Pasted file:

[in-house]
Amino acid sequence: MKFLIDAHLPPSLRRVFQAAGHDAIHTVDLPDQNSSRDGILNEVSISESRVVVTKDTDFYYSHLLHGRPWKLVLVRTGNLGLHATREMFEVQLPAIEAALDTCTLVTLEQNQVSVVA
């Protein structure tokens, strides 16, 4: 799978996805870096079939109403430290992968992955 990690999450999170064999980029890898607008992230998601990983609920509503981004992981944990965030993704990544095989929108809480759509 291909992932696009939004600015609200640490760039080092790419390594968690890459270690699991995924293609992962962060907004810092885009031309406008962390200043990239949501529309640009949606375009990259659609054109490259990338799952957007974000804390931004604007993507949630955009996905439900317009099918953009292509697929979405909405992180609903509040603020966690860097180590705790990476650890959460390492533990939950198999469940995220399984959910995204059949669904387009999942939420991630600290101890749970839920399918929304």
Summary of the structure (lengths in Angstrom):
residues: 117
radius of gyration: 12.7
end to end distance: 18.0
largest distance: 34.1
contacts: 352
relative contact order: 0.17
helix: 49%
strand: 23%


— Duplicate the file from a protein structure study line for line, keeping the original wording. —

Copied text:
[in-house]
Amino acid sequence: MKFLIDAHLPPSLRRVFQAAGHDAIHTVDLPDQNSSRDGILNEVSISESRVVVTKDTDFYYSHLLHGRPWKLVLVRTGNLGLHATREMFEVQLPAIEAALDTCTLVTLEQNQVSVVA
């Protein structure tokens, strides 16, 4: 799978996805870096079939109403430290992968992955 990690999450999170064999980029890898607008992230998601990983609920509503981004992981944990965030993704990544095989929108809480759509 291909992932696009939004600015609200640490760039080092790419390594968690890459270690699991995924293609992962962060907004810092885009031309406008962390200043990239949501529309640009949606375009990259659609054109490259990338799952957007974000804390931004604007993507949630955009996905439900317009099918953009292509697929979405909405992180609903509040603020966690860097180590705790990476650890959460390492533990939950198999469940995220399984959910995204059949669904387009999942939420991630600290101890749970839920399918929304």
Summary of the structure (lengths in Angstrom):
residues: 117
radius of gyration: 12.7
end to end distance: 18.0
largest distance: 34.1
contacts: 352
relative contact order: 0.17
helix: 49%
strand: 23%